Three suspected Al Qaeda terrorists arrested in Spain last week could have been planning to launch a devastating attack on a busy Gibraltar shopping centre from the air.
Spanish security services suspect the trio – two Chechen Russians and a Turk – were planning to assault the British colony to the south of Spain from above.
The exact date of the alleged planned attack is unknown – but Spanish media today suggested launching it during the Olympics would have guaranteed maximum publicity for the terror organisation.
And El País newspaper has reported how the Turkish ‘facilitator of the cell’ Cengiz Yalcin was a keen paraglider and model aeroplane enthusiast and was learning how to fly.
He was also paying for the two Russians of Chechen descent – Eldar Magomedov, who is said to be a former member of Soviet Union Special Forces, and Mohamed Ankari Adamov – to learn how to pilot a small plane.
Yalcin is also said to have asked his paragliding instructor for aerial photographs of a Gibraltar shopping mall ‘whatever the cost’.
He said it was for works that his construction firm, for whom he had worked for several years, was about to embark on.
And Spanish investigators today also said they had found a video where Yalvin was flying a remote-controlled aeroplane.
At a prepared moment, the plane, one or two metres long, manouevres into a descent and lets a packet drop from inside. On the ground, El País reports, Yalcin is seen celebrating the feat.
Despite today’s press coverage, no mention was made in yesterday’s report by Judge Pablo Ruiz into whether the suspects may have been planning a terror attack using paragliders.
But the Judge did detain indefinitely the Russians yesterday and charged them with belonging to an unnamed terror organisation and possession of explosives.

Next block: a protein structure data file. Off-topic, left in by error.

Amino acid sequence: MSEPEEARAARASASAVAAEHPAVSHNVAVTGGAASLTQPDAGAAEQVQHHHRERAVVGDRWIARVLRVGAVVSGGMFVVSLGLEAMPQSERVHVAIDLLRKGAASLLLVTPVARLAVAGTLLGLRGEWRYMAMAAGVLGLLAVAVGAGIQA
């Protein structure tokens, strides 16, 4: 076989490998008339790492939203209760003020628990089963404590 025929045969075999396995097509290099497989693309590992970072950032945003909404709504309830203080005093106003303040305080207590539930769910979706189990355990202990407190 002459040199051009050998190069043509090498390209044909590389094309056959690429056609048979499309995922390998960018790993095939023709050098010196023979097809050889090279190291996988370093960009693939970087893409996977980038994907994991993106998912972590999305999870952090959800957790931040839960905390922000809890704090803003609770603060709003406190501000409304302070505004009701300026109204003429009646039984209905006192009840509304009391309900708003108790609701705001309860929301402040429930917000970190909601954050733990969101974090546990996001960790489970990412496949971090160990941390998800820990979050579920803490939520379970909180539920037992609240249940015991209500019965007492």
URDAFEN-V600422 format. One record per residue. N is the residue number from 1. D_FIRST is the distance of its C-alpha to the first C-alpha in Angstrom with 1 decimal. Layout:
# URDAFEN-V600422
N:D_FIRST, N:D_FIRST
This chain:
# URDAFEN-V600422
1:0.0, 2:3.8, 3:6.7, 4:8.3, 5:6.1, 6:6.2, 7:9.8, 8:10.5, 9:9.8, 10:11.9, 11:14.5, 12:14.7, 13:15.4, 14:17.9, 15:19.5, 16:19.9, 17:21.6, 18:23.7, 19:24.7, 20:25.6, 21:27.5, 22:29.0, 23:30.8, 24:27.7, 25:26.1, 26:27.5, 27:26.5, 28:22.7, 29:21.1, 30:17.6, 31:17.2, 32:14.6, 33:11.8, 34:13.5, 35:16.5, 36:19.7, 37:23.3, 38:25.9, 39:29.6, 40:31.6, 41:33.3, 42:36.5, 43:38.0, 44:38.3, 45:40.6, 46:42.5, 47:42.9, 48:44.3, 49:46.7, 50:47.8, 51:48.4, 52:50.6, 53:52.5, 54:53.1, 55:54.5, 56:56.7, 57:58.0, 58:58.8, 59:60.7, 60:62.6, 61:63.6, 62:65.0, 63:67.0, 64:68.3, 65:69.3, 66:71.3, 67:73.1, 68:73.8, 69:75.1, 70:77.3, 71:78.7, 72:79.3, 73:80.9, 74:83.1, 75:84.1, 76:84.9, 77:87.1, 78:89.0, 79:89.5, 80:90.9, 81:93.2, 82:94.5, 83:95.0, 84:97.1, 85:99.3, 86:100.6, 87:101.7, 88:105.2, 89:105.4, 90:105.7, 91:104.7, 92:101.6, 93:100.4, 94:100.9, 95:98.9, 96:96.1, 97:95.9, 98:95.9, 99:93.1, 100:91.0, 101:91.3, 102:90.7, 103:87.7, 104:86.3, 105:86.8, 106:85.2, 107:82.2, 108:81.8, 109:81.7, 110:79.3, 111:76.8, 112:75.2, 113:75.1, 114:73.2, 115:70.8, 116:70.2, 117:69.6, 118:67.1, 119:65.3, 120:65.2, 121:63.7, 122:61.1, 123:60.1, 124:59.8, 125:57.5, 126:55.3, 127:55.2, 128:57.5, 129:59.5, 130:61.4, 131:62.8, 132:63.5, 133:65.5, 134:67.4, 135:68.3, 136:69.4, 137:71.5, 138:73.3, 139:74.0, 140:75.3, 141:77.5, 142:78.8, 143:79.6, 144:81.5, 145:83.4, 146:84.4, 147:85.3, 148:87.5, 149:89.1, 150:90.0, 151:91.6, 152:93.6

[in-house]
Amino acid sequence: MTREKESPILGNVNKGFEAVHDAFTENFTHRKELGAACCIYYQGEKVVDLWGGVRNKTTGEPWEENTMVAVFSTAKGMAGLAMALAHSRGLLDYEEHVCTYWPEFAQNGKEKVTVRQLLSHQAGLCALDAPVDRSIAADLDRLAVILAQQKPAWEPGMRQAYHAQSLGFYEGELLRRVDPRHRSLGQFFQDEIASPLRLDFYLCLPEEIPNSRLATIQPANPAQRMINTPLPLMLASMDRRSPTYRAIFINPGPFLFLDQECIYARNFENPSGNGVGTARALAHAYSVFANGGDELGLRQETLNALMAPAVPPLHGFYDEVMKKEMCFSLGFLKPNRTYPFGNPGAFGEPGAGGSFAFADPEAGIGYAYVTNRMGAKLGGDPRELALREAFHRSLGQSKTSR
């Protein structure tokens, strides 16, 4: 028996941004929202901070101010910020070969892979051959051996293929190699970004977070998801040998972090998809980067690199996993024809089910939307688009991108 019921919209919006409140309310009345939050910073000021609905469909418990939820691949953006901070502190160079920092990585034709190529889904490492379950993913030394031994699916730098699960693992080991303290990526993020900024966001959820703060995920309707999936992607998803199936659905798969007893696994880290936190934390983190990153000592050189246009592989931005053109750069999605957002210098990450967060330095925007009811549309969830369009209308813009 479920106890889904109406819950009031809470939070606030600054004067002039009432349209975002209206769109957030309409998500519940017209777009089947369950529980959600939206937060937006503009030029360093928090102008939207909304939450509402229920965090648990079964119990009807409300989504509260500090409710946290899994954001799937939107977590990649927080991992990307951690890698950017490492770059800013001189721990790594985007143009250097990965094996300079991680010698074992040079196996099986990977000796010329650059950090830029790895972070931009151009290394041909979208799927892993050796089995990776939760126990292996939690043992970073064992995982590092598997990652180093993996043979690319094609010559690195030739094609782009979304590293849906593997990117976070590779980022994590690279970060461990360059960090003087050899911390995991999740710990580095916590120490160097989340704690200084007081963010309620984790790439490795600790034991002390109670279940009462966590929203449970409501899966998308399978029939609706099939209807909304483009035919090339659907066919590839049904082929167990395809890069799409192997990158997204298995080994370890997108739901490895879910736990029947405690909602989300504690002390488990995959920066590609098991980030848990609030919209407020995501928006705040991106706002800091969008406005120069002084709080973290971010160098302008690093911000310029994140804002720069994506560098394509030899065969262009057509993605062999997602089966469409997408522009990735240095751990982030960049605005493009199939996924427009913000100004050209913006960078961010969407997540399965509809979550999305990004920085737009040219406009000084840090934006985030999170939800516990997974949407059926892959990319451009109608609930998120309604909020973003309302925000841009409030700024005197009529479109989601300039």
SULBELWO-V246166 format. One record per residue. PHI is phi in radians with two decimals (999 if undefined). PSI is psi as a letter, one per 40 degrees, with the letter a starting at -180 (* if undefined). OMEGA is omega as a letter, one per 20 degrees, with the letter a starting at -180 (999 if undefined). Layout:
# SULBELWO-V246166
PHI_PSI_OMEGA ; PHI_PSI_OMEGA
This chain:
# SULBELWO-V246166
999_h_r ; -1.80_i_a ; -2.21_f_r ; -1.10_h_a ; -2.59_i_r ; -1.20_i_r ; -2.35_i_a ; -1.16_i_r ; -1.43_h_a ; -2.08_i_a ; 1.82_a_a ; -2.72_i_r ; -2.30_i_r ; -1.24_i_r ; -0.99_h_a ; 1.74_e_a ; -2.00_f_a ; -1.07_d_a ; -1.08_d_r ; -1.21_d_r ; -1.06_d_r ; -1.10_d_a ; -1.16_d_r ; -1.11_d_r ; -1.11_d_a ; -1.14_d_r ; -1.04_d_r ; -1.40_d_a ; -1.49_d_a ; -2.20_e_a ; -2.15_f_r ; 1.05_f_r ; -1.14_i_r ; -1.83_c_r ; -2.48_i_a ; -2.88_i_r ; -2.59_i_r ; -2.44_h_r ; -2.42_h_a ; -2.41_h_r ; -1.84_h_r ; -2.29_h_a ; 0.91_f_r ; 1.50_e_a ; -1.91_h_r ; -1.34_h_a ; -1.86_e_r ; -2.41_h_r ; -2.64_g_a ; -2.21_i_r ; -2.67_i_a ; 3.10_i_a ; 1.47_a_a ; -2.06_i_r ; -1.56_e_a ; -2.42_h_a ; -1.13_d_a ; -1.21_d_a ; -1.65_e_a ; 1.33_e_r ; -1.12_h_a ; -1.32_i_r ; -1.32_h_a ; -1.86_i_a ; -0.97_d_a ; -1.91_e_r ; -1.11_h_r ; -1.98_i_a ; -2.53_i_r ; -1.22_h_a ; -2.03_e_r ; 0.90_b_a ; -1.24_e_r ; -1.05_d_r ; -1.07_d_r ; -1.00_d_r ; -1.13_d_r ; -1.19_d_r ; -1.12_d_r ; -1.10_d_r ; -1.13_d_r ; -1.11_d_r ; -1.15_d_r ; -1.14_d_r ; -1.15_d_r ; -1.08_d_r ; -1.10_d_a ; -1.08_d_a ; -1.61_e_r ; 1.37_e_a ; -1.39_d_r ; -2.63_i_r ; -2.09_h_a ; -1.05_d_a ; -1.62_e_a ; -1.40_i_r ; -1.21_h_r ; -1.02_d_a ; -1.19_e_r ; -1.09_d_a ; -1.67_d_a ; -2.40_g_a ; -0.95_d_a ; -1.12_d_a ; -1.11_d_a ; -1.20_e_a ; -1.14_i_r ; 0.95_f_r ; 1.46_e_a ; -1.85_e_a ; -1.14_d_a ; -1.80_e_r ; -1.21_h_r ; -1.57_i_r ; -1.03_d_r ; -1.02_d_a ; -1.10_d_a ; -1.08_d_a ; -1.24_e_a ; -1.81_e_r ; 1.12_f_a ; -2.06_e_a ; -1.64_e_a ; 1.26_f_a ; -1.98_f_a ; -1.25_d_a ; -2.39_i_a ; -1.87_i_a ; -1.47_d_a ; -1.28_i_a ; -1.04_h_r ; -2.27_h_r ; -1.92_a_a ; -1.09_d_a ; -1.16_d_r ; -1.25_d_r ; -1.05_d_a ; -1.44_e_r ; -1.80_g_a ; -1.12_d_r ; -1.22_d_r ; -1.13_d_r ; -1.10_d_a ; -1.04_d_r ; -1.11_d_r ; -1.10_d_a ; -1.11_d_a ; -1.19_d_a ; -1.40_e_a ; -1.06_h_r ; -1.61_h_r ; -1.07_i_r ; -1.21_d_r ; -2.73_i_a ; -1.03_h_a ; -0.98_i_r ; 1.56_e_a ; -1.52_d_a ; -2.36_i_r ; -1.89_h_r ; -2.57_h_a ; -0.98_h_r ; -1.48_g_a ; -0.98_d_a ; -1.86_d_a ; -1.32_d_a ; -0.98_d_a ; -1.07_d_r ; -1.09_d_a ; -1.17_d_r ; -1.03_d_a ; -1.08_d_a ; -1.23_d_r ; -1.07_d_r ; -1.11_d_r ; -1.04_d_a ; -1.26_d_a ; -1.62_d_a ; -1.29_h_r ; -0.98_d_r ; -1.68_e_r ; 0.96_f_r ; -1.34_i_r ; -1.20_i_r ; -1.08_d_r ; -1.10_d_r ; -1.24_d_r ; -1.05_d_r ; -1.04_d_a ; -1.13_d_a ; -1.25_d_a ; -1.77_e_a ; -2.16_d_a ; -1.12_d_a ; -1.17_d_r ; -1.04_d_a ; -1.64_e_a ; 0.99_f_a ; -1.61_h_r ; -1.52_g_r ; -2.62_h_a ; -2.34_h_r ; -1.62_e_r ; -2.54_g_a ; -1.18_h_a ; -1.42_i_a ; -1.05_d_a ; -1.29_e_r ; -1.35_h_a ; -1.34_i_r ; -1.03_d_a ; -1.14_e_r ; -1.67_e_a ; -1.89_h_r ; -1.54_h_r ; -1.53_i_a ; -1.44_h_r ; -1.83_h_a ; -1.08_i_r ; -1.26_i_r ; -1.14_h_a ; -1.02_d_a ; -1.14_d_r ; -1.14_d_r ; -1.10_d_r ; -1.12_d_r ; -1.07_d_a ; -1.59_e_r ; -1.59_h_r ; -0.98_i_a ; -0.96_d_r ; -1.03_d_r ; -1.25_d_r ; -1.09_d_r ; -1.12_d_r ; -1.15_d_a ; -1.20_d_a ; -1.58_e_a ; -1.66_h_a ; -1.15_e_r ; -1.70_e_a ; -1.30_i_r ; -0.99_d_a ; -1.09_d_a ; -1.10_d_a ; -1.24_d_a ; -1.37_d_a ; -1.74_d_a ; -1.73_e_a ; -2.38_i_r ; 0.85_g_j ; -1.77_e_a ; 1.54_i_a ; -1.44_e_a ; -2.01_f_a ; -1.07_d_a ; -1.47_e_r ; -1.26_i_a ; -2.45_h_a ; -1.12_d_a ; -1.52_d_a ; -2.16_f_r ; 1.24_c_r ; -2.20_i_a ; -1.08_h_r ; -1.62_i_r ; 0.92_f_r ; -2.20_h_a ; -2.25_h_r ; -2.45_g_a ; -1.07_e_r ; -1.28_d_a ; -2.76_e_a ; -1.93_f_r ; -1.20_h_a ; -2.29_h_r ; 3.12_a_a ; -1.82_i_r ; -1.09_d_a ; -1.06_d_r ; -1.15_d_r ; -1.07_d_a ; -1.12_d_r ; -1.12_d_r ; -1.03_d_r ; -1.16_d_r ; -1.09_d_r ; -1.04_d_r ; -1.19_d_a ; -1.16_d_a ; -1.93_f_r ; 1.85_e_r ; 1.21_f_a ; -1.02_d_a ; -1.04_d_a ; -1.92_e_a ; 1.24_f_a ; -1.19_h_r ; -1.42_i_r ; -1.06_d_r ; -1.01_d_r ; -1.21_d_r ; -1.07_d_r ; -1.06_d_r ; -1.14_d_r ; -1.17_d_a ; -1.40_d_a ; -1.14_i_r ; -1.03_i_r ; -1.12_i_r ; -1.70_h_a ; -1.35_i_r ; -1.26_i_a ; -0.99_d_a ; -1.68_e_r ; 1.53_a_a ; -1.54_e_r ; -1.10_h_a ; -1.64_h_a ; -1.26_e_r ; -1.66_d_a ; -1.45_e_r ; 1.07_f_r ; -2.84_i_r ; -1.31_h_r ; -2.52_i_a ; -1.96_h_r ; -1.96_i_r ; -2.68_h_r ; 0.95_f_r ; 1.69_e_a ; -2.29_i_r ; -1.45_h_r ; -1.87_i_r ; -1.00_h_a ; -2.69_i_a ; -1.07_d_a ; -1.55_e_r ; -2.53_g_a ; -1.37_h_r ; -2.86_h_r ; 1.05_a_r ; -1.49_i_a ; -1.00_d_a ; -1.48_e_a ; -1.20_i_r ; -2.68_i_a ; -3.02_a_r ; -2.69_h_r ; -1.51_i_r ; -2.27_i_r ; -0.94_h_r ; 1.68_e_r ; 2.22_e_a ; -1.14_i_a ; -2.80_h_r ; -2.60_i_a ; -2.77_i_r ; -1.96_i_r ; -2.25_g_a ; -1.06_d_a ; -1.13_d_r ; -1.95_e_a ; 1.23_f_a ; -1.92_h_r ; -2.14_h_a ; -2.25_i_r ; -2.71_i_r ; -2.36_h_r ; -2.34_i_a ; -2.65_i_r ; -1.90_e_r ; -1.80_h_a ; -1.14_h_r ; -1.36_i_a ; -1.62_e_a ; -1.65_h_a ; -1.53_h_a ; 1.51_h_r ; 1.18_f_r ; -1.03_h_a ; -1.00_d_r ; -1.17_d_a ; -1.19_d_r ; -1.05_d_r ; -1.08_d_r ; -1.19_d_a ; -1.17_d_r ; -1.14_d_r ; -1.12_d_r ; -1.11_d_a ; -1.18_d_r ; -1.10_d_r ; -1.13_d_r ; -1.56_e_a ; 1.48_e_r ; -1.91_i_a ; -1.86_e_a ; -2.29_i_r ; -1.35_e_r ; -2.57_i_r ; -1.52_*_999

He also said Yalcin, the Turkish engineer who worked in Gibraltar for years and was arrested in the same case, had paid for Spanish paragliding lessons for the men.
He said in a statement there was evidence linking them with ‘belonging to or forming part of a terrorist organisation’.
The terror group was not specified, but Spanish authorities previously said it was Al Qaeda, and the Islamic network has many affiliates.
The two Russians were driven to the court in dark unmarked government cars under tight security yesterday morning, escorted by police officers wearing masks to hide their identities.
Judge Pablo Ruz ordered both jailed incommunicado and indefinitely until a date is set for court proceedings, the court statement said.
Ruz said he decided to approve the charges after reviewing evidence provided by the U.S. Justice Department.
It included information from a witness currently under government protection, French judicial authorities and the police services of Gibraltar and Russia.
The Turk was charged Friday with the possession of explosives and a device that could be used in a terror attack. He was also placed under preventive detention under Spain’s anti-terror laws.
Yalcin worked for years in the construction industry in Gibraltar and the explosive material was seized at his property in the south-western Spanish city of La Linea, just across the border from the British colony and naval base. There was enough to blow up a bus, sources said.